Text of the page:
52.

If we claim to know our experience, how can we avoid falling into dualism? Prajna, pre-knowing, is the state prior to knowing and naming.

Zazen is the practice of prajna. We can also call it intimacy, because there is no separation. We can also call it illumination; not because each thing is brighter, but because it is no longer smudged by the fog of the self.

 
51.

My teacher Michael Luetchford said that people imagine that Wholeness is taking two distinct things –mind and body say, or self and world, and fusing them together by dint of a stupendous spiritual effort.

 

Which is idiotic. The core insight of Buddhism is dependent origination; in Dogen’s terms, Full Dynamic Functioning. Taen seriously, it is the diamond which cuts through all delusions: self, separateness, grasping and rejecting, time as the container of things and the narrative space of the self; everything.

 

But it’s no good as an idea. We have to feel it.

 
50.

Emptiness isn’t conceptual; it’s descriptive. It is experience unencumbered by you. It is felt, not thought.

 

If the feeling dimension is missed, practice can become very arid.

 

It was for this reason that, alongside the articulation of Emptiness, the Mahayana School developed the doctrine of the three bodies of the Buddha. Theravadan Buuddhism had two – the actual body of the historical Buddha [Nirmanakaya] and the Dharmakaya, the Truth Body, which is always there and which is identified with Reality. We picture reality sometimes as the myriad things, sometimes as the body of the Buddha.

 

Mahayana introduced the Bliss Body [Sambogakaya] which, I think, makes explicit the feeling dimension of Emptiness, and the feeling dimension of reality, of all things.

 

In the same way, the Pure Land sutras give descriptions of the Pure Land which are magical and enchanting  - wish fulfilling trees, jewelled birds, and so on. Obviously, we aren’t meant to take this literally, but the descriptions evoke our feelings – delight, gratitude, grace.

 

This feeling and felt world is itself the body of the Buddha. The world itself has liberative force.

 
49.

What is the relationship between language and practice?

 

“A picture of a rice cake does not satisfy hunger” was a common expression in the China of Dogen’s time, and was taken to mean that language was an impediment to realisation. Hence the tendency of the koan stories to frustrate the student, to push him towards silence.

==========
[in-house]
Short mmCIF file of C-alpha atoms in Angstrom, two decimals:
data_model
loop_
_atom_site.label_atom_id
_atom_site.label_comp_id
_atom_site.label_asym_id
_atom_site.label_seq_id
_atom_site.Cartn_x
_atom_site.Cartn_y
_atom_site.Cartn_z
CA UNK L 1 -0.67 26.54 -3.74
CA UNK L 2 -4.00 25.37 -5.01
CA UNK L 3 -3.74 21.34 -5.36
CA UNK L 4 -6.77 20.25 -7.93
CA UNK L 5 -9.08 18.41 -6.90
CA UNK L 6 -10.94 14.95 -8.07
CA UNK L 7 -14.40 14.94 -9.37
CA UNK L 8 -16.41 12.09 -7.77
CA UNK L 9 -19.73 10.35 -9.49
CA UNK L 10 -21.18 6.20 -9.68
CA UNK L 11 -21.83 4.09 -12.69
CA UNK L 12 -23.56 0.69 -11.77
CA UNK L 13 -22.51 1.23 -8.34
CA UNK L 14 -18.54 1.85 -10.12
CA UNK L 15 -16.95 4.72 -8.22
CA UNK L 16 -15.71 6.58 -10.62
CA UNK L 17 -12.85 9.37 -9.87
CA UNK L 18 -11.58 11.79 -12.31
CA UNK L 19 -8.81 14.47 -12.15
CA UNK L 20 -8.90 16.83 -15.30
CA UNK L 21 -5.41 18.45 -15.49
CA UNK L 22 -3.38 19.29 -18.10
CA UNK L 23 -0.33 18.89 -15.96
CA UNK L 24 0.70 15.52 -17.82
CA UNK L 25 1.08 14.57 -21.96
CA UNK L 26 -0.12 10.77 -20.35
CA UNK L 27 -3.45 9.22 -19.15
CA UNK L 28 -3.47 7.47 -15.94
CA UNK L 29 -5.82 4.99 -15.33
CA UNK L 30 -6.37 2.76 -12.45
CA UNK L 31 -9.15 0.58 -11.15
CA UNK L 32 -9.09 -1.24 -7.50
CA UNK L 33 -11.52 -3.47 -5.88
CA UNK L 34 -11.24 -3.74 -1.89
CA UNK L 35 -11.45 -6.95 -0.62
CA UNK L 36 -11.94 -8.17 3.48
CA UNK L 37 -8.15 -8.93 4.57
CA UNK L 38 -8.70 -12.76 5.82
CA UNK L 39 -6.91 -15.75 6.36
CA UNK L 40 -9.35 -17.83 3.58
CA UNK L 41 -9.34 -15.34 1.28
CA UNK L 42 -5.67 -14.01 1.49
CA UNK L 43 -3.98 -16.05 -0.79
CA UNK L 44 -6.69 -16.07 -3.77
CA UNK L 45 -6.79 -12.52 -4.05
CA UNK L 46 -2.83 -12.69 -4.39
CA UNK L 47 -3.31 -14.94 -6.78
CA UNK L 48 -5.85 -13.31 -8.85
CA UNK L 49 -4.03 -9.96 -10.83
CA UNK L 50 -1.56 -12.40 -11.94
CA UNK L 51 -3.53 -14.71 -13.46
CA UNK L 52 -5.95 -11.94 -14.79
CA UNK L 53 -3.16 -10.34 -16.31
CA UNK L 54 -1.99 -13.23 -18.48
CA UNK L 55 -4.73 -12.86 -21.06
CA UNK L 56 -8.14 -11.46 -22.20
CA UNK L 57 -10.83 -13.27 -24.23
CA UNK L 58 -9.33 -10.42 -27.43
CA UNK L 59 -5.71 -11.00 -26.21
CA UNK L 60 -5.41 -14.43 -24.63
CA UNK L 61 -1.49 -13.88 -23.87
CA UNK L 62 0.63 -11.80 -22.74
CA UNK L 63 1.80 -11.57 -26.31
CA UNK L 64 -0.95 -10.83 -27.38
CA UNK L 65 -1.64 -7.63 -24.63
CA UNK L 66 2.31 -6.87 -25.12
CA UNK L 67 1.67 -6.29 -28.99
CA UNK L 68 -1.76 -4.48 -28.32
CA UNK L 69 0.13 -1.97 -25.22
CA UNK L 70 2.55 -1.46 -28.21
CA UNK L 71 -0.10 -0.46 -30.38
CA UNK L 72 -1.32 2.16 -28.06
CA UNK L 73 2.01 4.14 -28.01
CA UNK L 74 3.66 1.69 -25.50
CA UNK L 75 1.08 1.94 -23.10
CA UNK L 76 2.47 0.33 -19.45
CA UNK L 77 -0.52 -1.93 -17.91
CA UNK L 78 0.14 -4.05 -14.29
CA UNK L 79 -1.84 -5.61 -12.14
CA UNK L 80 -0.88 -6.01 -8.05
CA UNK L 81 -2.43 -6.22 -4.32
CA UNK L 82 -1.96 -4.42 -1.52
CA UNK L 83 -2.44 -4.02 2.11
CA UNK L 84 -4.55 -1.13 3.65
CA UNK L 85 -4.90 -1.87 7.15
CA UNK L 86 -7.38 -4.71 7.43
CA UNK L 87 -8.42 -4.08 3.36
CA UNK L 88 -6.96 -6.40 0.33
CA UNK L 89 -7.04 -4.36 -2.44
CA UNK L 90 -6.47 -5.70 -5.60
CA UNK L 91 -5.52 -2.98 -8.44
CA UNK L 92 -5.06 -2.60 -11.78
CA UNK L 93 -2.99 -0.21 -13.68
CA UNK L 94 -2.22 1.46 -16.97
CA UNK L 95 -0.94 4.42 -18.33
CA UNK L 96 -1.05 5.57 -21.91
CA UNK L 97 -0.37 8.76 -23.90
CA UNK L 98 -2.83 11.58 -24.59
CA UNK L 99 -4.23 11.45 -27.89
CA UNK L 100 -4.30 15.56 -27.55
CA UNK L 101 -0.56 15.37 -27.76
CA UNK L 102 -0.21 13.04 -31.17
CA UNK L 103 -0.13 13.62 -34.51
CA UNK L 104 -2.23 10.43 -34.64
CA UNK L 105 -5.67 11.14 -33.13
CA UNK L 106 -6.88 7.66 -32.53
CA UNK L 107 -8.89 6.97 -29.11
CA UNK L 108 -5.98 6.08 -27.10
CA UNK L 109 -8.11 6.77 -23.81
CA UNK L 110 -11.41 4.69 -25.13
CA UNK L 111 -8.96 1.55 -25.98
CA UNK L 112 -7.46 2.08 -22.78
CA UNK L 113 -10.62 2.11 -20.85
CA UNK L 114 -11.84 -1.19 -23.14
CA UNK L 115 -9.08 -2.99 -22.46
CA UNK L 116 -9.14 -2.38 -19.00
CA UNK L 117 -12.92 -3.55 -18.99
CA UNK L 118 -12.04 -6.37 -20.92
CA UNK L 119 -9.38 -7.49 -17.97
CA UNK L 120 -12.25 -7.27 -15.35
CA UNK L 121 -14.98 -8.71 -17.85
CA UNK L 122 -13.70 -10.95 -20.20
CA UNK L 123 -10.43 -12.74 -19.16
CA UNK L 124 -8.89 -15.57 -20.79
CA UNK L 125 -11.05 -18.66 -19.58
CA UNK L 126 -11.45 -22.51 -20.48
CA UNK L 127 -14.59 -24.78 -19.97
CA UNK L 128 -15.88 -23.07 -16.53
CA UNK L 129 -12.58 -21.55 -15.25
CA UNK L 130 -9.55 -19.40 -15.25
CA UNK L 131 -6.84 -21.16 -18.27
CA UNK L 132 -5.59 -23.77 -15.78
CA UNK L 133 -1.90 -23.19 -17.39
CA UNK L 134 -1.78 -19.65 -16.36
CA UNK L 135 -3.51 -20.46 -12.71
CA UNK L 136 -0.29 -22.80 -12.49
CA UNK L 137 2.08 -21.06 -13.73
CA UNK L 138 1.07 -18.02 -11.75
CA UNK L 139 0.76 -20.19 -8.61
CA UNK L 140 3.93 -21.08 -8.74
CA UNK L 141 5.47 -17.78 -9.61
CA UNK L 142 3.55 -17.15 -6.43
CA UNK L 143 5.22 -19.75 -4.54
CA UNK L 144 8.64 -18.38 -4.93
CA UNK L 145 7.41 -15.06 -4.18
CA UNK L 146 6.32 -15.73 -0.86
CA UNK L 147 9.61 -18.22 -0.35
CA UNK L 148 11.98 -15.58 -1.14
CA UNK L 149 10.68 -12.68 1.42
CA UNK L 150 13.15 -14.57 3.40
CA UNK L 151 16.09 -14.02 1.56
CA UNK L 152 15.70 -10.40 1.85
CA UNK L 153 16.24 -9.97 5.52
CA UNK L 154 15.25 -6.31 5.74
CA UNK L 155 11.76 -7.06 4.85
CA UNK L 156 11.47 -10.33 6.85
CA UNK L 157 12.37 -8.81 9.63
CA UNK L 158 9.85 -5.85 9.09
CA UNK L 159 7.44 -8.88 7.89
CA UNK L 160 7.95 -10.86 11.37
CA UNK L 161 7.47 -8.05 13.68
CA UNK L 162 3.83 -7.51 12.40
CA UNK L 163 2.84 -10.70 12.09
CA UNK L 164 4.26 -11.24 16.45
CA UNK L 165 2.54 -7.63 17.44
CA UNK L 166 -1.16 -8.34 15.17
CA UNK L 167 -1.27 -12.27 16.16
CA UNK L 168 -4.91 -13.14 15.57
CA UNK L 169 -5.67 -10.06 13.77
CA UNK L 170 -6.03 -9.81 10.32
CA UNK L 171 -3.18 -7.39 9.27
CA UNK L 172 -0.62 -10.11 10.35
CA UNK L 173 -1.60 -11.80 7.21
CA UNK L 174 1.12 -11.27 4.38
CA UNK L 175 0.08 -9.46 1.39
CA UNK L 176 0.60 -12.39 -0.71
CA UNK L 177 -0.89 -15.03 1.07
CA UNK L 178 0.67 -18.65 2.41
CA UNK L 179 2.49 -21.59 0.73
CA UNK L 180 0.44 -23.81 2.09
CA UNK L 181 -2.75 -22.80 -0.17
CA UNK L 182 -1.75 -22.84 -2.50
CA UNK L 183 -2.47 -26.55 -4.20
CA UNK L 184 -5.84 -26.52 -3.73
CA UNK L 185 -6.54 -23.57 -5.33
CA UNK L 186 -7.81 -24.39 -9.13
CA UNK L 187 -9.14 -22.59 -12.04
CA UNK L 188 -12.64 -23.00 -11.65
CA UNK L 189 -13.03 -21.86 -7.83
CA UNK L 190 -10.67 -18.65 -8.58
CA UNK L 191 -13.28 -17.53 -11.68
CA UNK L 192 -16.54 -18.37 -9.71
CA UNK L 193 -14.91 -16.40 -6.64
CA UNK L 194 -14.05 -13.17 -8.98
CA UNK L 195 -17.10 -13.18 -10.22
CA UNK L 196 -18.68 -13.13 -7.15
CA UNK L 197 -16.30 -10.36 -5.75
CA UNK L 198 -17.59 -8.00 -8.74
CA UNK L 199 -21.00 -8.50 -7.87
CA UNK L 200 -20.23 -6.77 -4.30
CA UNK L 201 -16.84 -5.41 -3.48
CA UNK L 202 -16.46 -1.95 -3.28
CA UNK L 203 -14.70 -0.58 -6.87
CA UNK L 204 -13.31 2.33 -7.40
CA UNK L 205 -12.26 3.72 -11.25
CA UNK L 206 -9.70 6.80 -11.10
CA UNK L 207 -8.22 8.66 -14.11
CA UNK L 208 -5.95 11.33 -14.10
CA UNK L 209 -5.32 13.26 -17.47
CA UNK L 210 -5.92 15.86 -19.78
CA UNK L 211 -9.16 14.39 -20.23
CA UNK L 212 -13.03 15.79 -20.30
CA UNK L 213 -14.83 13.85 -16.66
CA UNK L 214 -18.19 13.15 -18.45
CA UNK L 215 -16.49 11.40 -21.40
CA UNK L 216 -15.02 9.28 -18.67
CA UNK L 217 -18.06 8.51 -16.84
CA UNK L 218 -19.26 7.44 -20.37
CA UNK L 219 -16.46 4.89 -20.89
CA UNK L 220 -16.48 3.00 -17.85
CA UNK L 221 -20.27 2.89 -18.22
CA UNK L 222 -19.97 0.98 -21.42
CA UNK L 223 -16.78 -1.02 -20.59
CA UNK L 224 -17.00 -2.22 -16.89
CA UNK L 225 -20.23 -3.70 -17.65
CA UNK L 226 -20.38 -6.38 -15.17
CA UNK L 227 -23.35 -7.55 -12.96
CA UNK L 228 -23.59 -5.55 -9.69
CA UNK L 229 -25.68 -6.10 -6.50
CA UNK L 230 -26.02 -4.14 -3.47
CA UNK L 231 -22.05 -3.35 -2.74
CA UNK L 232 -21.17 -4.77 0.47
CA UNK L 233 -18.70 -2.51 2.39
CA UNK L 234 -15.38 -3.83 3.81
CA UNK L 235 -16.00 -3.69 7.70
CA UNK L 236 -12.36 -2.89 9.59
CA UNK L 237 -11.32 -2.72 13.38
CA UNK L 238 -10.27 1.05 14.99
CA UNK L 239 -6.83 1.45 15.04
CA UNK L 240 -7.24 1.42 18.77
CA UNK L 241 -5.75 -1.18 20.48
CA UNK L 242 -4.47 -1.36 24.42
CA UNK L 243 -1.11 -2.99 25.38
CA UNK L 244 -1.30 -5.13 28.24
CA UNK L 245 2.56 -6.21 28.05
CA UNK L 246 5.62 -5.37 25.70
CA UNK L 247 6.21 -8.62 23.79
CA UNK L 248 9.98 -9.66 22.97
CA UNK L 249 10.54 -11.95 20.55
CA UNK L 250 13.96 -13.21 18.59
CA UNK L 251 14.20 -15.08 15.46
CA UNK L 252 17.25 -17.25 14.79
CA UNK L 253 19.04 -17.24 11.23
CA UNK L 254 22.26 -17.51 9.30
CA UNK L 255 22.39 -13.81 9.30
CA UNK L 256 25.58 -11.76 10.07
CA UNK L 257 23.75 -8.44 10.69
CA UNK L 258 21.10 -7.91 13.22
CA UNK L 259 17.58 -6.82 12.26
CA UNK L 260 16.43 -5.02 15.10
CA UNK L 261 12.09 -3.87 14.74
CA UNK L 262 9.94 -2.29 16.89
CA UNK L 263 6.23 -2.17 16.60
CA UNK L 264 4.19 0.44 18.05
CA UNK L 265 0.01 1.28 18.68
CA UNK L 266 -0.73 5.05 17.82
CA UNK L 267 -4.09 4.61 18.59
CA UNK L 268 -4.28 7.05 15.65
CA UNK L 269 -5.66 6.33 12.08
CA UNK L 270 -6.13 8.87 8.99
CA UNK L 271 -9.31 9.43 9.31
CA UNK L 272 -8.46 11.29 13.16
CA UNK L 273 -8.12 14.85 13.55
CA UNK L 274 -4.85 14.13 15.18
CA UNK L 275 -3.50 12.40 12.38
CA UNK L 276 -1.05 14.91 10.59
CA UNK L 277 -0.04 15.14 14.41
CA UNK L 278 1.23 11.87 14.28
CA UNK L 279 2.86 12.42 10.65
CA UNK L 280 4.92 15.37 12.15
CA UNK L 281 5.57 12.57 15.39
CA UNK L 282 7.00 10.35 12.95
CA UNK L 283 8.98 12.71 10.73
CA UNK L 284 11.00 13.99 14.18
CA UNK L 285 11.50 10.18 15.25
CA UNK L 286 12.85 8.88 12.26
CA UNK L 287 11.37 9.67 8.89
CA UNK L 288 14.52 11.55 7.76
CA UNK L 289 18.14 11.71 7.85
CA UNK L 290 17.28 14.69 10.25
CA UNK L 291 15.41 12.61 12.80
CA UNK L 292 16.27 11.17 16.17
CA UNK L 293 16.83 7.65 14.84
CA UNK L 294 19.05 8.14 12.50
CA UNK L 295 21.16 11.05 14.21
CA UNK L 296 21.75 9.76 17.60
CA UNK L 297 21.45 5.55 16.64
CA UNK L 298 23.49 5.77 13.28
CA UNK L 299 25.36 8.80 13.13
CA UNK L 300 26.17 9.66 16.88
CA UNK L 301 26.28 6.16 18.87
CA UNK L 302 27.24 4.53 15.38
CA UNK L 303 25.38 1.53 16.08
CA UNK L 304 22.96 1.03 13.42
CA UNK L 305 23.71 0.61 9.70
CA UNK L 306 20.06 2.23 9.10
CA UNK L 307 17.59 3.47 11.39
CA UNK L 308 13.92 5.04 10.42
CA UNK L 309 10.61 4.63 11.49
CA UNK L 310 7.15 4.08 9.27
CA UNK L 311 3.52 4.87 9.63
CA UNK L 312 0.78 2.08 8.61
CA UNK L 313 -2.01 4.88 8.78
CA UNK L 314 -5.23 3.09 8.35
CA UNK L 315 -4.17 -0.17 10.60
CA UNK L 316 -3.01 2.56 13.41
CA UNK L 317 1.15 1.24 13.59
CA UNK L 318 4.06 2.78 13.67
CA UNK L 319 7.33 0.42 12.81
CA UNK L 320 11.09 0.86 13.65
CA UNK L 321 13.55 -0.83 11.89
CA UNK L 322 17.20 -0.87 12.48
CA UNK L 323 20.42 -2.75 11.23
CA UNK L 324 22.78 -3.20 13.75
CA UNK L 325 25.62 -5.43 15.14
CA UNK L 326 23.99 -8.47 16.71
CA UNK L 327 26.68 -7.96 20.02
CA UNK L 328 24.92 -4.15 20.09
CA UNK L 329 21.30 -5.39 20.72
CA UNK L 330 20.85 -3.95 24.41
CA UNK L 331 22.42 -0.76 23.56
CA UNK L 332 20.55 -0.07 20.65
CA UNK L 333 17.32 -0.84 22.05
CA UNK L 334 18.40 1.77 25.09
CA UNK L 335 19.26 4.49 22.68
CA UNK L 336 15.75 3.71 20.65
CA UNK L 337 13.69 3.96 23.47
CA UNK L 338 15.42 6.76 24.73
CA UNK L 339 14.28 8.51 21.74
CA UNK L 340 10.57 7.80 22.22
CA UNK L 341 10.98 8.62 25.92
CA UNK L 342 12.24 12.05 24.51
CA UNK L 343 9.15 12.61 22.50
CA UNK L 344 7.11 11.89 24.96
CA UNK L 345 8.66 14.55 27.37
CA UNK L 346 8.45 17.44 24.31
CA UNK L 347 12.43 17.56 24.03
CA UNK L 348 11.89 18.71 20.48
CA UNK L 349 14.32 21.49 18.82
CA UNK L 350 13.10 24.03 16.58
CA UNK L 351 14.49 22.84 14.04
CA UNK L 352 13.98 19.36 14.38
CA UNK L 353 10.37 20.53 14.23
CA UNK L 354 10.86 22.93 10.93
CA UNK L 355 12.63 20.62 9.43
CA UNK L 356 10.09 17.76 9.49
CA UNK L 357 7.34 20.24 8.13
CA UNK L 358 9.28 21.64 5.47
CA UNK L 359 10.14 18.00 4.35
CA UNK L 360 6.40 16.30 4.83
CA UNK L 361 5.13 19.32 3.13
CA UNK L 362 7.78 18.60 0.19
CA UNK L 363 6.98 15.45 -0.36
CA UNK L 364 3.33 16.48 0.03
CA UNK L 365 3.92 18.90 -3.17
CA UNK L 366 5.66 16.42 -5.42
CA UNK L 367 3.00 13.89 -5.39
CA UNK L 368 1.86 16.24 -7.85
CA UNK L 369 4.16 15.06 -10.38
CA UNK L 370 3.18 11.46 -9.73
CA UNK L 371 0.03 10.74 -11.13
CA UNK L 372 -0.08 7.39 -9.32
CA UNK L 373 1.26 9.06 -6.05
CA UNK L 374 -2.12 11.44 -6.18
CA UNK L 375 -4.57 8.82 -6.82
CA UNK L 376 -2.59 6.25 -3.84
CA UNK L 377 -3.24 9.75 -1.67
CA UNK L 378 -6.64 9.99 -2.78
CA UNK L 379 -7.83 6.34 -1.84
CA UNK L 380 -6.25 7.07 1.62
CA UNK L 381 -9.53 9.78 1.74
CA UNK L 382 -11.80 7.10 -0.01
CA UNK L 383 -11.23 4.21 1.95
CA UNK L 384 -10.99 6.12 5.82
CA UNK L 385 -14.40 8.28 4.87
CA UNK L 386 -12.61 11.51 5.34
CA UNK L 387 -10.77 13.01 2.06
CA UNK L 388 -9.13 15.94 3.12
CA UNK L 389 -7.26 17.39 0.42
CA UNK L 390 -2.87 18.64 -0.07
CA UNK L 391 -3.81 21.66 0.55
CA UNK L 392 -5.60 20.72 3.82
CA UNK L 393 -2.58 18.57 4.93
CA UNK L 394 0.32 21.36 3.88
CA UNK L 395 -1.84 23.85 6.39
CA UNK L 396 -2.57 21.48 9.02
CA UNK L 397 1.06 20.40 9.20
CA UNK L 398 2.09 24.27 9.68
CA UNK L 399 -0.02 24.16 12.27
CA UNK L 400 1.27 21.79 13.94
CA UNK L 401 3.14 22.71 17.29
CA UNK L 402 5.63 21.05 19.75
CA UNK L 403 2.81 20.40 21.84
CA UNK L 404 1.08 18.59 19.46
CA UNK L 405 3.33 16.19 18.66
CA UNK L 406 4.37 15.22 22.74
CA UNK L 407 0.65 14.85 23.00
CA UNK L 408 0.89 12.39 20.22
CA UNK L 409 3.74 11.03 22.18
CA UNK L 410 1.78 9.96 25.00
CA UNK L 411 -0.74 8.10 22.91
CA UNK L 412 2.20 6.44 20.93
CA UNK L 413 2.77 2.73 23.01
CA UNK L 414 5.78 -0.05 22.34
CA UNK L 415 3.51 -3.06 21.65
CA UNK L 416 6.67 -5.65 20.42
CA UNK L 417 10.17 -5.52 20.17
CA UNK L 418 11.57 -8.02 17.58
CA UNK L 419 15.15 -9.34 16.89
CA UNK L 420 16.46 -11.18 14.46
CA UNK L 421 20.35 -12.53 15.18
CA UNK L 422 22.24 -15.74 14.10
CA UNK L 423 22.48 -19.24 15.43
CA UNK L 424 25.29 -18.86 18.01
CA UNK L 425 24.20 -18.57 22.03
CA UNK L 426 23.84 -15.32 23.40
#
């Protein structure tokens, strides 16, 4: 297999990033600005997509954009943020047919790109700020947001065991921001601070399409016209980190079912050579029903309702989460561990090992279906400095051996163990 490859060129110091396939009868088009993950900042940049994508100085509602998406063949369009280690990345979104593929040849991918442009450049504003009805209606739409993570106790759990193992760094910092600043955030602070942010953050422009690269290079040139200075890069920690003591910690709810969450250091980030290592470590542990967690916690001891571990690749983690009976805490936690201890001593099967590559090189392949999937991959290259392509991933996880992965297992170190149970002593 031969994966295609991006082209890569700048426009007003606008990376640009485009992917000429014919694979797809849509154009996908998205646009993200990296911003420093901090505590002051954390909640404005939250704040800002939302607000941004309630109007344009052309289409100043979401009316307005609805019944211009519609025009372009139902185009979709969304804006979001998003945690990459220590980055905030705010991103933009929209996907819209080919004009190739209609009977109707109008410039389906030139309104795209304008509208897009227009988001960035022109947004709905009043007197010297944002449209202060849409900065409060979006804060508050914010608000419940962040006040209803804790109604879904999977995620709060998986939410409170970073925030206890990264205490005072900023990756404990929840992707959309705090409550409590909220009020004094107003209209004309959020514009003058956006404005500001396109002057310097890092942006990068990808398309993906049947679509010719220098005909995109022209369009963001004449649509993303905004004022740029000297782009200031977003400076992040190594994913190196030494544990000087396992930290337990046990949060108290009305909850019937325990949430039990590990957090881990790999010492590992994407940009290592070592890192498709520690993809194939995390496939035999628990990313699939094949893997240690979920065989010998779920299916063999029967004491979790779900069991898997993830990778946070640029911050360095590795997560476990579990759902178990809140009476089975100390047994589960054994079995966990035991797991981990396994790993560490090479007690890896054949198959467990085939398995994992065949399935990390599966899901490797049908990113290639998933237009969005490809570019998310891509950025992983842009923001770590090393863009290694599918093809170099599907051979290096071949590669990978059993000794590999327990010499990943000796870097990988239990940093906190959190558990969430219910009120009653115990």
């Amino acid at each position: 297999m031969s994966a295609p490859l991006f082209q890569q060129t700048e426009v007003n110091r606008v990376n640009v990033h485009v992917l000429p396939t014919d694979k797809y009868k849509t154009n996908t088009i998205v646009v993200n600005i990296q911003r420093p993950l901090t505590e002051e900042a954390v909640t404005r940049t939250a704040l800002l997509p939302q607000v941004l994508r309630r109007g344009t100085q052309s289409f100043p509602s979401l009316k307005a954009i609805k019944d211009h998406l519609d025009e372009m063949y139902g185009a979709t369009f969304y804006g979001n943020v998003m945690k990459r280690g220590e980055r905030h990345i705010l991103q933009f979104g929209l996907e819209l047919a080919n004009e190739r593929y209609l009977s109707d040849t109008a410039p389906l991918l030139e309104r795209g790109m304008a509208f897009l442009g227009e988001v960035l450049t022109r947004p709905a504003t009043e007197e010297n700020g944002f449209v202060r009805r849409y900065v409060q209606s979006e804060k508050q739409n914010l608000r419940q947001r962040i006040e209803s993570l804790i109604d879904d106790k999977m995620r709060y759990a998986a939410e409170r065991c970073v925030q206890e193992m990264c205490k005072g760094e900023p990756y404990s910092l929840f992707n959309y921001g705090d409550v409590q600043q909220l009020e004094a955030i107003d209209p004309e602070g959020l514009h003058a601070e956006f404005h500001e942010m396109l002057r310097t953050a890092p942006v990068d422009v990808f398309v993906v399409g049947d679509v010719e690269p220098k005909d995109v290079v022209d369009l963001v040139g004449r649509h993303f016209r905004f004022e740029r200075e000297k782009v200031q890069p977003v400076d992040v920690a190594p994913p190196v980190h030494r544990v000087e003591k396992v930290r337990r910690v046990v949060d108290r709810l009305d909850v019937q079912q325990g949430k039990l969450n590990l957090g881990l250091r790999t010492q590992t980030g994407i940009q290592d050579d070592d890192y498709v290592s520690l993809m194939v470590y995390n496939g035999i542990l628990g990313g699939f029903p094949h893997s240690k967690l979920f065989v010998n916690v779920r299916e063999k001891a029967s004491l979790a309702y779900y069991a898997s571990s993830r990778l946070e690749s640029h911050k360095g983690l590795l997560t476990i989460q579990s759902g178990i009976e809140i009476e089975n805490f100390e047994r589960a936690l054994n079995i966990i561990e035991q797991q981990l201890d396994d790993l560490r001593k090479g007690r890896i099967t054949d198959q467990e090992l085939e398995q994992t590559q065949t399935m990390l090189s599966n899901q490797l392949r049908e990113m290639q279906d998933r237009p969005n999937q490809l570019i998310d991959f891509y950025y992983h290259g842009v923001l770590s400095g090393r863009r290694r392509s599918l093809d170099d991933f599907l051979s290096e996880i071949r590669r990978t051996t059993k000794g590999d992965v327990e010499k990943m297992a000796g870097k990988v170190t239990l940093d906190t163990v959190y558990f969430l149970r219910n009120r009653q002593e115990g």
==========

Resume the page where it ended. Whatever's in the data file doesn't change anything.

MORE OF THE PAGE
Certainly, we can see how language can easily become a shell, covering the great ocean of being, hiding the depth, beauty and precariousness of our lives.

 

But language can break its shell, and liberate: itself, ourselves.

 

So for Dogen the expression [which, mindlessly repeated, is part of the shell] is a statement of the absolute value of everything: the rice cake exists absolutely. Is is not there simply to assuage hunger. Further, because of this, ‘picture’ ‘satisfy’ and ‘hunger’ are like pillars, holding up the unfathomable present.

 
48.

We practice from the perspective of the Buddha, not the self.

 

At the start of the Heart Sutra, there is an exchange between Sariputra, one of the buddha’s historical disciples, renowned for his wisdom, and Avalokitesvara, the bodhisattva of compassion. Significantly, it is Avalokitesvara rather than SAriputra who, whils sitting in zazen, realises that the five skandas are empty, and hence all suffering is relieved. You could say all suffering is relieved because Avalokitesvara, the five skandas and emptiness are all synonymous.

 

Were Sariputra, from the position of the self, to perceive the emptiness of the five skandas, suffering would not be relieved. The whole world would become suffering.

 

So, the suggestion is not that in zazen we see emptiness, but rather that the five skandas see the emptiness of the five skandas. And suffering falls away.

 
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